A reference to the accompanying diagram will give a good general idea of the essentials in the construction of a serviceable tackling dummy. Three solid posts 15 feet in length, the cross piece mortised into the other two, which are sunk at least three feet in the ground, will provide the general framework, while a swivel pulley in the middle and a straight pulley mortised into one of the side pieces provide the tackle for the rope from which the dummy hangs. The dummy itself can be constructed of duck or heavy canvas, stuffed with excelsior or sawdust. No weight is needed to counter - balance the weight of the dummy, as the rope can be made long enough to permit its being held by a man at the other end.

The dummy should be held about six inches off the ground, and the rope should be long enough to allow its being paid out as the player makes the tackle.

The practice dive at the dummy should be varied in length. The long dive which is often necessary in a real game should be taken straight from the spring, not up in the air and then down at the dummy as many players will try to make it at first. The short dives should be made with such force that the dummy will be carried back in the player's arms for a considerable distance at the finish.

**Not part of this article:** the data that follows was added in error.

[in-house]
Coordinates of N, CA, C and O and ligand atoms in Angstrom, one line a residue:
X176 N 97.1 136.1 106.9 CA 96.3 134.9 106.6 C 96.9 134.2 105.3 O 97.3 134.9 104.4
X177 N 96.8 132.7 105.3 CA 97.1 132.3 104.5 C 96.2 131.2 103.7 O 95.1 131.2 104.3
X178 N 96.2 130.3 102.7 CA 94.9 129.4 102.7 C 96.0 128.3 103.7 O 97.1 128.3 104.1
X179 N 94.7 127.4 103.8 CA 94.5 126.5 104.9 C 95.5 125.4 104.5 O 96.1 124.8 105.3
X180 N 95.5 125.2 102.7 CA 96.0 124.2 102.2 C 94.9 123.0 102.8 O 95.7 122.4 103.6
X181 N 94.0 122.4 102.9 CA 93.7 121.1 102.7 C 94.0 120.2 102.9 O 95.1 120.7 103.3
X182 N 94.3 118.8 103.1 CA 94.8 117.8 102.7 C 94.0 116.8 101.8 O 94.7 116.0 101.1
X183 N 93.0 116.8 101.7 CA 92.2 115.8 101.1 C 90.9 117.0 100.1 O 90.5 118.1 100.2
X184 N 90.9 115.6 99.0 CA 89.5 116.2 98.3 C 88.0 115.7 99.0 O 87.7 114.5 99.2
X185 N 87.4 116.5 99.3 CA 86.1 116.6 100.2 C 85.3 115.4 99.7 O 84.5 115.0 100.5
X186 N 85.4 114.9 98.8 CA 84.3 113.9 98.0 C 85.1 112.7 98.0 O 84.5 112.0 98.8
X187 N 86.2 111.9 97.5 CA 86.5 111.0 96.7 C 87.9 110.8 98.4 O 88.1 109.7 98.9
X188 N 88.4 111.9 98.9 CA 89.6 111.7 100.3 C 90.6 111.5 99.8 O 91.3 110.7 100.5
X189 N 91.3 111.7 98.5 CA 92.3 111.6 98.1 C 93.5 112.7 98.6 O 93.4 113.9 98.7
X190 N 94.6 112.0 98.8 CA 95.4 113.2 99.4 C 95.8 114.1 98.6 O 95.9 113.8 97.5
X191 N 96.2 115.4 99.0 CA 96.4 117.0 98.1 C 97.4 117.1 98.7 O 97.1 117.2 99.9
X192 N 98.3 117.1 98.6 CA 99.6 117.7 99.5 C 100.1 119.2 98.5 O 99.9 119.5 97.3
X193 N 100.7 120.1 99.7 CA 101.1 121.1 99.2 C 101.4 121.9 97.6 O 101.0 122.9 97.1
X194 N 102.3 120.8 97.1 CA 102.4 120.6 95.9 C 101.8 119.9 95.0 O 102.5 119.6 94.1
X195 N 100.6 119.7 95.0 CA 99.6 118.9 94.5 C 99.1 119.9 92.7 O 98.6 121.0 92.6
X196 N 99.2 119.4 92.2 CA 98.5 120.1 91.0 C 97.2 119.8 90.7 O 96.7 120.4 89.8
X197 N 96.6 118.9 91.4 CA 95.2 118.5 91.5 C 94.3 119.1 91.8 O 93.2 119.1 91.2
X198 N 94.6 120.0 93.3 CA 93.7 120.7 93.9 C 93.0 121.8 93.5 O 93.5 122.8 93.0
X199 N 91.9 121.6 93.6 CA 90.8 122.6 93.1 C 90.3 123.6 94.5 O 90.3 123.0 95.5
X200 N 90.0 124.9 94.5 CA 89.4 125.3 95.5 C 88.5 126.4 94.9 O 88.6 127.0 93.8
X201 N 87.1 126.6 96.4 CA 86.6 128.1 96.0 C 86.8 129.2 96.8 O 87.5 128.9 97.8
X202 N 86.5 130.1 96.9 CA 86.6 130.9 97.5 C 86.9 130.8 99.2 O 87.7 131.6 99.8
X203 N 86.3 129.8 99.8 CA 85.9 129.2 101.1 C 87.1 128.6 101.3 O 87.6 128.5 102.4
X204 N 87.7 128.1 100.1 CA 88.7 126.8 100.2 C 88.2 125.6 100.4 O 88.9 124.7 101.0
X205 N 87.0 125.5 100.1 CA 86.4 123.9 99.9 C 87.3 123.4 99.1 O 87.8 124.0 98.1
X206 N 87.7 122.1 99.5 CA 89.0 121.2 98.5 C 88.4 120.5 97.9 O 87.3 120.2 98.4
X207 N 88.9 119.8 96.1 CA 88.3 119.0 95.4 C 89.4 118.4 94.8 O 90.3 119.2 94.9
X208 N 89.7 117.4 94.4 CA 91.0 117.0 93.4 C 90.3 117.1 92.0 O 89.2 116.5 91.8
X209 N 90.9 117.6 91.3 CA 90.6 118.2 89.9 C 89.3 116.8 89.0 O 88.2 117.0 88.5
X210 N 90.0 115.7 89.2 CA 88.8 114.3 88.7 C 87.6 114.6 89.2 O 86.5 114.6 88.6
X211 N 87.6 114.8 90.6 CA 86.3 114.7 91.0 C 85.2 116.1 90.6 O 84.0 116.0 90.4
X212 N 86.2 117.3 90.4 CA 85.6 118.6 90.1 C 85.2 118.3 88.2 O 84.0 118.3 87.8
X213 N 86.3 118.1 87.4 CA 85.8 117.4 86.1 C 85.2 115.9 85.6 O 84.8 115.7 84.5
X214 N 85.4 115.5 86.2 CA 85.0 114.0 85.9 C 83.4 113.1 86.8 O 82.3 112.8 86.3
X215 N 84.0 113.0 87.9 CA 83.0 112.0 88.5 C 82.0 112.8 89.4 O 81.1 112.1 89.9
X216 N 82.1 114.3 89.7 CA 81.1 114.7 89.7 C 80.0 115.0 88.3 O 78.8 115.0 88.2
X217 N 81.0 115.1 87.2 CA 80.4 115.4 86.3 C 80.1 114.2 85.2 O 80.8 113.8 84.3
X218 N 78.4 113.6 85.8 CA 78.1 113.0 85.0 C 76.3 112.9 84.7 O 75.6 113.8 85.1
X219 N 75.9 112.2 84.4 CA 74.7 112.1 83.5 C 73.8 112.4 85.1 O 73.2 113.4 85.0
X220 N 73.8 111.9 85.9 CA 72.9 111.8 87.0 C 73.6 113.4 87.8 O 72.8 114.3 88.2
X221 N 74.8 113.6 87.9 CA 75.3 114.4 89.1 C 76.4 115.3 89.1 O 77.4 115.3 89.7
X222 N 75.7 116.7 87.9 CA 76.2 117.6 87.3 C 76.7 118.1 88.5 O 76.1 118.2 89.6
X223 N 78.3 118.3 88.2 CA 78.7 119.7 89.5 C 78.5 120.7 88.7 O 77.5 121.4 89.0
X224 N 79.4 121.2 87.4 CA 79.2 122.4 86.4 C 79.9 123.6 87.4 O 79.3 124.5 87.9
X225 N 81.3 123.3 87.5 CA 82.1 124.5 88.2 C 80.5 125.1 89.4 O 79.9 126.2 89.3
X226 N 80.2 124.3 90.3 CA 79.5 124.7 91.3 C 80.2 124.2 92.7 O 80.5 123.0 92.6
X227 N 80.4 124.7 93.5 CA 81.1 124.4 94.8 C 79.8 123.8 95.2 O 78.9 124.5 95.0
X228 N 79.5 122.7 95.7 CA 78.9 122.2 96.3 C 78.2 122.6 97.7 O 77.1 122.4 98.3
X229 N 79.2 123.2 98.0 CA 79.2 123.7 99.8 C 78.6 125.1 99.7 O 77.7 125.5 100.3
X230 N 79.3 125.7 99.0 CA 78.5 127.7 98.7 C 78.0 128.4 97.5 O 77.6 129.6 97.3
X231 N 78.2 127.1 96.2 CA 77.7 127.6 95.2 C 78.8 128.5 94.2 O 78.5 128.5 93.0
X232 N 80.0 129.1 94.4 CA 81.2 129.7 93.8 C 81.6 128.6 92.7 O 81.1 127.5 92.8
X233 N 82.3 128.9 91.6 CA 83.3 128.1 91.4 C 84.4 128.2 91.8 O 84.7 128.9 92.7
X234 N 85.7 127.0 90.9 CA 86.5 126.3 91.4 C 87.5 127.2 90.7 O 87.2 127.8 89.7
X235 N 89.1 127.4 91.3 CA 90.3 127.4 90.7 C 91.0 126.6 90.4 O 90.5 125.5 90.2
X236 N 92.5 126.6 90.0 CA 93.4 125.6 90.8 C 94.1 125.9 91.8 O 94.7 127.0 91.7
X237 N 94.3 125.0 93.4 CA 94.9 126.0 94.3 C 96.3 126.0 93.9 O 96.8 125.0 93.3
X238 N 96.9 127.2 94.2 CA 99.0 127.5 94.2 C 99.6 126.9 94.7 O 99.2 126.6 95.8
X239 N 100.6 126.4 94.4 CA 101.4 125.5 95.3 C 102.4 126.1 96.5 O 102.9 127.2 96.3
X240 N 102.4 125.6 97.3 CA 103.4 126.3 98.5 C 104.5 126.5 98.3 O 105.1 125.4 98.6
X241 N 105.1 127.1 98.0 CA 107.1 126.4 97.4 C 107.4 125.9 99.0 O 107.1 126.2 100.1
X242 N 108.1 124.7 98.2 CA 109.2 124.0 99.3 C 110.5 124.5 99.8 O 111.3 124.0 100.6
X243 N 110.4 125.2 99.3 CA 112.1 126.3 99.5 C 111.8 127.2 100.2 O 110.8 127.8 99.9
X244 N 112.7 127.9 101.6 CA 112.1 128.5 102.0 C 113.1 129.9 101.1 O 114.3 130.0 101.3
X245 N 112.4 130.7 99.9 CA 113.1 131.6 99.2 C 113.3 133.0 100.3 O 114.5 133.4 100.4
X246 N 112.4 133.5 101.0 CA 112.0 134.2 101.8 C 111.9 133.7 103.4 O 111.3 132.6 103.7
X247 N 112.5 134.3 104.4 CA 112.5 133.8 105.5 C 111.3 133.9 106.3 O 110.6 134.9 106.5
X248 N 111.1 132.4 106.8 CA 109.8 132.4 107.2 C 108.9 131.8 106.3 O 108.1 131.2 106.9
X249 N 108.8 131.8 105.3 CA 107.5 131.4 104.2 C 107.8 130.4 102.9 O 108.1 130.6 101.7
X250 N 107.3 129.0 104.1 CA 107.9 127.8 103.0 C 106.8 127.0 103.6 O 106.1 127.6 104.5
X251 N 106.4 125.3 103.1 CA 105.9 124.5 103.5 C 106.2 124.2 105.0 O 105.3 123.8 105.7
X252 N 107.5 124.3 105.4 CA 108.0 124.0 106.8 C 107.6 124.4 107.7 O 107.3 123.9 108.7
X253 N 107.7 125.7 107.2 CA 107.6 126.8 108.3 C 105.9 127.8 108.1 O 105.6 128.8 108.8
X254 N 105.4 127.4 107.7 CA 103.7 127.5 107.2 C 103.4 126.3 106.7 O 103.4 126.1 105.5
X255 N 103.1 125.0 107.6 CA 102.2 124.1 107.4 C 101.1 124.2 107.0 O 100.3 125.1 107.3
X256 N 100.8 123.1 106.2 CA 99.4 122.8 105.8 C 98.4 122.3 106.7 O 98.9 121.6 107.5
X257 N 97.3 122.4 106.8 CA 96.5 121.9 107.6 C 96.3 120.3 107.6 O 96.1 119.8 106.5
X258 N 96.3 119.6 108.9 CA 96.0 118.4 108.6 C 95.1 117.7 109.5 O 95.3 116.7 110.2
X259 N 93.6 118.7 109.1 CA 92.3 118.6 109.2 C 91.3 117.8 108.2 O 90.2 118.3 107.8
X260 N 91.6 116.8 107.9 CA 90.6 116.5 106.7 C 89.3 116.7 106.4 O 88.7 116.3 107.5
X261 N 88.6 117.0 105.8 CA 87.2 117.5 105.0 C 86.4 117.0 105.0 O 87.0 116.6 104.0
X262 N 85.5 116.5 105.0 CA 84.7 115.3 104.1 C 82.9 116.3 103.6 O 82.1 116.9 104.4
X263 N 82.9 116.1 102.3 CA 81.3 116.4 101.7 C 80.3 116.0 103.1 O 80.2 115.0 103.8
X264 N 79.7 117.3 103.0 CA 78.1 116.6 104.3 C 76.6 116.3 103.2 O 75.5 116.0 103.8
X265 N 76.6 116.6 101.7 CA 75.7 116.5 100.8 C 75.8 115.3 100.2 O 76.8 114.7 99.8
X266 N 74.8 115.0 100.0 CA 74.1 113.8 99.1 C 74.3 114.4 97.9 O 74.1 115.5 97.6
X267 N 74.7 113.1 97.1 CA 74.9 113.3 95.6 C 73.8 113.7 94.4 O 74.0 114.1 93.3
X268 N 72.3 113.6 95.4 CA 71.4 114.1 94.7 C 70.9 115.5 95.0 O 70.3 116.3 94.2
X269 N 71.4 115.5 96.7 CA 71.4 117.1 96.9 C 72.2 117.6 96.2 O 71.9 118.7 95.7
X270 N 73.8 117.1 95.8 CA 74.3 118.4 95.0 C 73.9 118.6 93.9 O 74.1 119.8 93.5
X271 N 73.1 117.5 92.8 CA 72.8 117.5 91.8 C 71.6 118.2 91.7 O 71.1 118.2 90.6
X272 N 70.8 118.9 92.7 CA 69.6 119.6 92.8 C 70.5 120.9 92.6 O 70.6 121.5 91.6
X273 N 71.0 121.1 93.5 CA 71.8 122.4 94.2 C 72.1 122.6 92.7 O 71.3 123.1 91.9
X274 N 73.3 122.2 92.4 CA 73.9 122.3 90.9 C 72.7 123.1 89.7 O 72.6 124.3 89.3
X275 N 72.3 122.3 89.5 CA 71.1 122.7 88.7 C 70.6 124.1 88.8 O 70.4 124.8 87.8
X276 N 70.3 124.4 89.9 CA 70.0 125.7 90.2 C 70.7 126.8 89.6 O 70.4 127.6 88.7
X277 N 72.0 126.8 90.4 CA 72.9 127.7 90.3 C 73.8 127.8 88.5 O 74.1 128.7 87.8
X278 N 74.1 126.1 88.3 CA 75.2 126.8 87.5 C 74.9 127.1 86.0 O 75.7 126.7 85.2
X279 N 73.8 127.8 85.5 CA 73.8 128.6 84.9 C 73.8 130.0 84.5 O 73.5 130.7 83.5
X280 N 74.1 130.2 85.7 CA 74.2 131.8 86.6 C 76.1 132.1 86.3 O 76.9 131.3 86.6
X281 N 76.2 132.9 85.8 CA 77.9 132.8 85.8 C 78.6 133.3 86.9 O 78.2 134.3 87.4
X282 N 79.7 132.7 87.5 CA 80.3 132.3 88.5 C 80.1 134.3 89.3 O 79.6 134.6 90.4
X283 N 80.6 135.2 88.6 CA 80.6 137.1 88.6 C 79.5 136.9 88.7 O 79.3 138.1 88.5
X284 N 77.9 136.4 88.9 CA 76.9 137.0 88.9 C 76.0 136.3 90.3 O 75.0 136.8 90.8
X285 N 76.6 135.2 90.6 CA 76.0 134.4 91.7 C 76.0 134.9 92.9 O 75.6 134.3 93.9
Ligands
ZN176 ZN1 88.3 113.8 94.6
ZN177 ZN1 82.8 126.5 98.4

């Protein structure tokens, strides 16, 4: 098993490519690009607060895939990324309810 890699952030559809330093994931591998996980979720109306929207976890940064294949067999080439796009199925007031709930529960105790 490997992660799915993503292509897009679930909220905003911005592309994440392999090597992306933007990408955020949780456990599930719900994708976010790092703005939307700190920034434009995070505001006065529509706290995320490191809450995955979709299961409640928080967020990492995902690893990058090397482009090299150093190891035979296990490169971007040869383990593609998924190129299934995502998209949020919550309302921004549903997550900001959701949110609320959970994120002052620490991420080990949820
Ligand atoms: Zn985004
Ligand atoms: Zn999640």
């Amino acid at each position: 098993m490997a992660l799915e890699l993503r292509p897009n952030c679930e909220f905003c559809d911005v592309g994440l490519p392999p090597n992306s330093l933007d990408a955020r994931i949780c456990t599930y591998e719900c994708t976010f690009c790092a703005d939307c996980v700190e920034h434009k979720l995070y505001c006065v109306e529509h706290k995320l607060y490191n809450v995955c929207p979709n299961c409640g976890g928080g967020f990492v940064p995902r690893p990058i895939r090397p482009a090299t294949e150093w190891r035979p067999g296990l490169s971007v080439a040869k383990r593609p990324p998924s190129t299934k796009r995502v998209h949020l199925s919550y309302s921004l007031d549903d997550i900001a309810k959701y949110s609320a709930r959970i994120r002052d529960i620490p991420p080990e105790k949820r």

A tackling dummy similar to this can easily be provided for every football field. Do not do without i

A tackling dummy similar to this can easily be provided for every football field. Do not do without i.

The dummy can also be used in practice on offensive play, the candidates for the eleven being given work in warding and interfering. In this the rope should be held fast while the players go into the dummy low and hard with the shoulder or hip striking it. Flying dives, which form a spectacular and at times effective sort of interference, can also be practiced in this way. In all this offensive work players should be taught to avoid the use of their hands on the dummy.

The ground on which the players alight after making the tackle should be covered with straw, sawdust or some other sort of padding early in the season, although later on, when the men have become hardened to their work, the ground may be left in its natural state.

The tackling dummy should form a part of the training equipment of every team. It is inexpensive, takes up no room necessary for any other purpose and its benefits, are great. Another advantage of the machine is the fact that it can be used for practice by a very small squad, which can be coached in bo:h defensive and offensive tactics.